World No 1 Jin-Young Ko made five birdies in the last six holes to beat Jeong-Eun Lee and overnight leader In-Gee Chun at the final hole and win the HSBC Women's World Championship title at Sentosa Golf Club in Singapore on Sunday.
A birdie at the 18th gave Ko the title for the first time by two shots as former US Open winner Lee, joint leader going down the last, imploded around the final green.
Ko rolled in her third shot at the par-four from 12 feet to move to 17-under par while Lee's double-bogey left her three shots behind the winner with Chun taking joint-second alongside Lee Min-jee.
"I played well today, but it's tough to go round playing with two amazing Korean players. We're close friends," said Ko, who has won six of the last 10 LPGA events.
"I had a lot more confidence on the back nine than on the front nine, so I got a lot of birdies on the back nine."
Overnight leader Chun claimed a birdie at the second to extend her early advantage, but she was soon left trailing as those around her picked up the pace.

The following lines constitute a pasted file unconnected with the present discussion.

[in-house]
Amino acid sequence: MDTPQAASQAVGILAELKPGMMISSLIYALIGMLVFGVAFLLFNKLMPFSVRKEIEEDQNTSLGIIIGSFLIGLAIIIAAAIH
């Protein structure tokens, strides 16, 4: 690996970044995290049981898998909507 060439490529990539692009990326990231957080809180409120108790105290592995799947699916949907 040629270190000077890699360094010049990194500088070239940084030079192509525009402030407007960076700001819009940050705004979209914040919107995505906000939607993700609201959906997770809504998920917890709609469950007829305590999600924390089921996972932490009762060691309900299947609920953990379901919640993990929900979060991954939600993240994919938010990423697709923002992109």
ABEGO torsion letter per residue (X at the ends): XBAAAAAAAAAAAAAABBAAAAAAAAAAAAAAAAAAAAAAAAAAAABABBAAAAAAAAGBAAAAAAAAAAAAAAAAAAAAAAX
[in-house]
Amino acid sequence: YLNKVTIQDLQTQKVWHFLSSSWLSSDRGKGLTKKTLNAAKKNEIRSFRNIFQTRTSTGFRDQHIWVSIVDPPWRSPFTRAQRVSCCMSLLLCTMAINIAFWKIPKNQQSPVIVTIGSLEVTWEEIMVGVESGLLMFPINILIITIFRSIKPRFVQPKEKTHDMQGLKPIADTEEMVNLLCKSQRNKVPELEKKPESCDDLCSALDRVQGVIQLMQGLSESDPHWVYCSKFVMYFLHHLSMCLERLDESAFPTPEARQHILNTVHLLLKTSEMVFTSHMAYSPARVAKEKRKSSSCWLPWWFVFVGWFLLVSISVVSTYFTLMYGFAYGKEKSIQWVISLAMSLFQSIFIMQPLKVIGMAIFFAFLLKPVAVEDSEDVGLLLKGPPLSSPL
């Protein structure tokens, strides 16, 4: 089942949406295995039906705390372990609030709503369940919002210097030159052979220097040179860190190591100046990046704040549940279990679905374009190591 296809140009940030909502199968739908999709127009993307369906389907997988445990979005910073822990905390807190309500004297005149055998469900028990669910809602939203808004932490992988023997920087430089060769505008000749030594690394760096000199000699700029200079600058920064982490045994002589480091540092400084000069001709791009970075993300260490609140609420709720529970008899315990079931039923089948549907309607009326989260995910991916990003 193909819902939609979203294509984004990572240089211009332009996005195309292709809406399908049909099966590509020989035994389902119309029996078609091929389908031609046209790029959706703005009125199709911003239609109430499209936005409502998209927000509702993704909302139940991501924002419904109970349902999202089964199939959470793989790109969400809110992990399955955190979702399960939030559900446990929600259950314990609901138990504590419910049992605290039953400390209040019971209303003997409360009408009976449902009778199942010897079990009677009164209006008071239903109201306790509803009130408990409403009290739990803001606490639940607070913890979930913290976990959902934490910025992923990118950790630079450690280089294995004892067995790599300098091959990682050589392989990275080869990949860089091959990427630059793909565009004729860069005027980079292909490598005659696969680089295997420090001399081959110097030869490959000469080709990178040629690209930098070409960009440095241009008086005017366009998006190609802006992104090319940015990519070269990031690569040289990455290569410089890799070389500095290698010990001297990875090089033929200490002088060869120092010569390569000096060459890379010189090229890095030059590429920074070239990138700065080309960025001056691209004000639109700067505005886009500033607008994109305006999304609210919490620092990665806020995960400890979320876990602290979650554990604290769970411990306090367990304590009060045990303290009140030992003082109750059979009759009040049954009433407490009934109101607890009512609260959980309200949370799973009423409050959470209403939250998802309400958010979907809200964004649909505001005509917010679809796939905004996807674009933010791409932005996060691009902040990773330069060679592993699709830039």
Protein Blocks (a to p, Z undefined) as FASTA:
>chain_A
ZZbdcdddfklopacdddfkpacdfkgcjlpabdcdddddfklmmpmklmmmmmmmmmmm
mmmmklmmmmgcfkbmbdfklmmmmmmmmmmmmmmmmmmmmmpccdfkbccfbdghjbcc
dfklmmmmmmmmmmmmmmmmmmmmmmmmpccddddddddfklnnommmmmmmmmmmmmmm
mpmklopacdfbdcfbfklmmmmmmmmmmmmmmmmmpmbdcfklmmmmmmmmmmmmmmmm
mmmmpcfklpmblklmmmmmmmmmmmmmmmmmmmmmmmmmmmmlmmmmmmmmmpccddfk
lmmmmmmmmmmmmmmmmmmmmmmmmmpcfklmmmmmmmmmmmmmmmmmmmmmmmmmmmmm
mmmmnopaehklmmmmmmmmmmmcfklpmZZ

However, she pulled to within a shot of the leaders with a birdie at the 13th and another at the 16th left her a shot behind the leaders.
Thailand's Atthaya Thitikul put herself in contention with five birdies in the opening seven holes before a bogey at the penultimate hole wrecked her chances of the title, with the teenager eventually finishing in a tie for fourth on 14-under.
Ko, meanwhile, had birdied the eighth and ninth to stay in the hunt, but a dropped shot at the 12th looked to have halted her progress.
But birdies at the 13th and 14th holes were followed by another at the par-three 15th when she sent her tee shot through the green, only to roll her putt from well off the edge in for a birdie from 25 feet.
That hauled the 26-year-old back into contention and an eight-foot putt at the 16th gave Ko a fourth consecutive birdie to move into a share of the lead.
With the pressure mounting, Jeong-Eun Lee endured a horrendous time around the final green, over-hitting a bunker shot off the other side of the putting surface and taking another three strokes to hole out.
That left Ko to roll in yet another birdie putt to win by two strokes.